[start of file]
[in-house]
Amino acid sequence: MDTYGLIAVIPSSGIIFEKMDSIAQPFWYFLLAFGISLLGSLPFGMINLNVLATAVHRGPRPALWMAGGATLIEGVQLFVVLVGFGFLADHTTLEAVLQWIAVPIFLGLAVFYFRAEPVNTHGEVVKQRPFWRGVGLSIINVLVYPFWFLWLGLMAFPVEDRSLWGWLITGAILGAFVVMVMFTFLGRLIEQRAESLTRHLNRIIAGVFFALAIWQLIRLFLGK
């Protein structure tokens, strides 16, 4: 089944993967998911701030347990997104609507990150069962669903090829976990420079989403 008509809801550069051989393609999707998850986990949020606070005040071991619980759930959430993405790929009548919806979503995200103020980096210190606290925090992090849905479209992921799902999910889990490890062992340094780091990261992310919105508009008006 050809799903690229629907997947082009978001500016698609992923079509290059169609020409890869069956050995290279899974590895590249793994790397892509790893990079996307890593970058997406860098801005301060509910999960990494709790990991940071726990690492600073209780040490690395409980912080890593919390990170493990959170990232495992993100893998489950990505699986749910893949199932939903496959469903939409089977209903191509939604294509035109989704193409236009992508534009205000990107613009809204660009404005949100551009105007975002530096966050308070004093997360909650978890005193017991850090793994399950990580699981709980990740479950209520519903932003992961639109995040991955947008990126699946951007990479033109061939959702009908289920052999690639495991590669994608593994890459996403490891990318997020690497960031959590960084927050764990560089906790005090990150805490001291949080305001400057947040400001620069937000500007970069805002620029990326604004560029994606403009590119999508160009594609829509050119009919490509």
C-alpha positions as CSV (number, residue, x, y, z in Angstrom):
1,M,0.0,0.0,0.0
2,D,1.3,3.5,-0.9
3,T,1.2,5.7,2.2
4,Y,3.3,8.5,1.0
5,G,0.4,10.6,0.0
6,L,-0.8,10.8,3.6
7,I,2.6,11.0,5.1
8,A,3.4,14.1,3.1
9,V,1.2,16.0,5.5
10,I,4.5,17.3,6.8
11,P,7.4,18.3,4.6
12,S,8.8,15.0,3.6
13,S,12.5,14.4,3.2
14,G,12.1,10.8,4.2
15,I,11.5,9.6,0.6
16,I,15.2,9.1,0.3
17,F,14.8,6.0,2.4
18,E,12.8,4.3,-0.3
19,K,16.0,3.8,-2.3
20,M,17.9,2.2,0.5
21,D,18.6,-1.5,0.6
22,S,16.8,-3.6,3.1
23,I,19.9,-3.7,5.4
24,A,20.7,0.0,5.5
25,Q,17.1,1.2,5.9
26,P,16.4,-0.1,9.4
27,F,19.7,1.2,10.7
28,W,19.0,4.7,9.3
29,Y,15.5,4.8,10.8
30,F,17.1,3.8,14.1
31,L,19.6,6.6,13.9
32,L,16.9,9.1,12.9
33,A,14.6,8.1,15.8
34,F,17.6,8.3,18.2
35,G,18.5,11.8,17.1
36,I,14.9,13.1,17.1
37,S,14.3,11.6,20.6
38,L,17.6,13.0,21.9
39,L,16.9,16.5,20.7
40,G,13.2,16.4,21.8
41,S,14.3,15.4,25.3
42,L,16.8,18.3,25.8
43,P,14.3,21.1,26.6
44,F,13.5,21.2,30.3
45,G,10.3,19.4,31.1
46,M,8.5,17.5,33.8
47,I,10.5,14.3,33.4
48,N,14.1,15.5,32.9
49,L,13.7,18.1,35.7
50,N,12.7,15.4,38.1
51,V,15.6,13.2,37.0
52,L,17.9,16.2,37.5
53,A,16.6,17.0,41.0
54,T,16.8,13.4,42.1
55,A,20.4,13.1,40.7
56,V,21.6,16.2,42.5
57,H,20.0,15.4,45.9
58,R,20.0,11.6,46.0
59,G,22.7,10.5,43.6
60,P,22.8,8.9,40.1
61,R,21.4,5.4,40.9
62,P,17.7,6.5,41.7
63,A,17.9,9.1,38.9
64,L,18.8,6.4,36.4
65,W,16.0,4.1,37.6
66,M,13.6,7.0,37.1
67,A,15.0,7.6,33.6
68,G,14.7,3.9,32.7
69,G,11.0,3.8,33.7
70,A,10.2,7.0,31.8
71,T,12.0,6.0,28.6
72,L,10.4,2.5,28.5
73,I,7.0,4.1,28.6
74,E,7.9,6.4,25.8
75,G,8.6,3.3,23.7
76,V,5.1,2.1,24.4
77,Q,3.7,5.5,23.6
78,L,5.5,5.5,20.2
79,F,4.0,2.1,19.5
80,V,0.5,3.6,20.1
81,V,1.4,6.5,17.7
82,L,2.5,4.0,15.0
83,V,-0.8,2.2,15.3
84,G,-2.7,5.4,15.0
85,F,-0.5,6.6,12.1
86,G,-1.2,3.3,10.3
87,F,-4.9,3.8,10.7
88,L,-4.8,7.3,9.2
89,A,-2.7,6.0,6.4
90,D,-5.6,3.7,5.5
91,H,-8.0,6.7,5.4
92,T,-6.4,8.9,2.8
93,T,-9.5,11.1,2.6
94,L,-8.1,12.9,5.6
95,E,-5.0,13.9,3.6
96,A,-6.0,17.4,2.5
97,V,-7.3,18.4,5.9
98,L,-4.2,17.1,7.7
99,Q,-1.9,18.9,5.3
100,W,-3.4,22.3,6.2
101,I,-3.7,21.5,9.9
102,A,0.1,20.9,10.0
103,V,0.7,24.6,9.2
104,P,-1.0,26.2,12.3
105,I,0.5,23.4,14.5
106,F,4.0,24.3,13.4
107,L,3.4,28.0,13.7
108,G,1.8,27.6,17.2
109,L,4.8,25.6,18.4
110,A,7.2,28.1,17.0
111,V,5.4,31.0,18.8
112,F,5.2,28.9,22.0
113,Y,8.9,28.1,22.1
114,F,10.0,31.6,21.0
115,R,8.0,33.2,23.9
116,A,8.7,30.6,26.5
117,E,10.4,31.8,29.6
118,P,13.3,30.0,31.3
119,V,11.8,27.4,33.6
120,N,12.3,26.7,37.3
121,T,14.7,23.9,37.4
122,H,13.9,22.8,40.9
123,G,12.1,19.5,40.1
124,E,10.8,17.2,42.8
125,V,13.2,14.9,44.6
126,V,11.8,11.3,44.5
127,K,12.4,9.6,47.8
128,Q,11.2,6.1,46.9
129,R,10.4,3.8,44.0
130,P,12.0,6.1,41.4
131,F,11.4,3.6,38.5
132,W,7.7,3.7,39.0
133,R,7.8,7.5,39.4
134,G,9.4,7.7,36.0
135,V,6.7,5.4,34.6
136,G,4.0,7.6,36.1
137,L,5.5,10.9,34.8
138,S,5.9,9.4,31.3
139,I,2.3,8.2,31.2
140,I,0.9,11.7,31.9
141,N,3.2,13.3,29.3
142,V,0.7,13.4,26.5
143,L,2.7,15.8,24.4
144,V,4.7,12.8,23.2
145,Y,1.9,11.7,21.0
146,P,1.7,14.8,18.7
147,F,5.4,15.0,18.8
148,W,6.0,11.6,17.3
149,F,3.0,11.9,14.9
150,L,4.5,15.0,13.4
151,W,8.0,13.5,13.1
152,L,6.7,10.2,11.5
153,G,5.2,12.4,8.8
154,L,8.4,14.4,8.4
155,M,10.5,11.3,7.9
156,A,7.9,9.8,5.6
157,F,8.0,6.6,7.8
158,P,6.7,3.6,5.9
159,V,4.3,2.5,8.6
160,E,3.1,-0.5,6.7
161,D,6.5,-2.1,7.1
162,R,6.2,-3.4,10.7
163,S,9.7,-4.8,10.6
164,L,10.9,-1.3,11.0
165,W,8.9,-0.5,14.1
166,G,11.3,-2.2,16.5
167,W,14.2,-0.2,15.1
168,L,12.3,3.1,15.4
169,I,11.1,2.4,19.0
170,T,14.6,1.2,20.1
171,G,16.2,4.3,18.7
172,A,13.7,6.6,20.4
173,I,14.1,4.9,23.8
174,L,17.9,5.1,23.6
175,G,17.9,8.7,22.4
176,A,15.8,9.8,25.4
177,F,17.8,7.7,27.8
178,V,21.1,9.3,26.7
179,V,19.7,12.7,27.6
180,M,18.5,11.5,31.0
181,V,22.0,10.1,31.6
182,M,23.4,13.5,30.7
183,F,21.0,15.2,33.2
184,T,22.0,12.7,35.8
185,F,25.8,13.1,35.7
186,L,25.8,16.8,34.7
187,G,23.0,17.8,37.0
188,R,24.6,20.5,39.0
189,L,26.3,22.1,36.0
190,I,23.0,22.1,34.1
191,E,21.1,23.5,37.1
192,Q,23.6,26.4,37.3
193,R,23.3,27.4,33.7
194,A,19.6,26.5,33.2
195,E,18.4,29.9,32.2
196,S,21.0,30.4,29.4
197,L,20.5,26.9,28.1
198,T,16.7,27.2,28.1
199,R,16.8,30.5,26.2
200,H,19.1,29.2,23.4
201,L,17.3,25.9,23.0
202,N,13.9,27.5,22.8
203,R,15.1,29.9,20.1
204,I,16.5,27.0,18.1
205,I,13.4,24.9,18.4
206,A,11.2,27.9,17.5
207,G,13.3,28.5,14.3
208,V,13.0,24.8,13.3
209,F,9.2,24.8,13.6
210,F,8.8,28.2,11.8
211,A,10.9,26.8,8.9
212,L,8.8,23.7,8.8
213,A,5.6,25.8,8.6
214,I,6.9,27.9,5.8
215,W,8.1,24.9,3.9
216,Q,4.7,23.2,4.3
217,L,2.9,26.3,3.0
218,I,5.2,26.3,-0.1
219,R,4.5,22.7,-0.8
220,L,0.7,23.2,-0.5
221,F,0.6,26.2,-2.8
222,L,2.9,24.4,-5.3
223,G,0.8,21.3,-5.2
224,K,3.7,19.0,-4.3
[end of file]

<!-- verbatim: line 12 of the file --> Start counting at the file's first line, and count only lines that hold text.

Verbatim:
8,A,3.4,14.1,3.1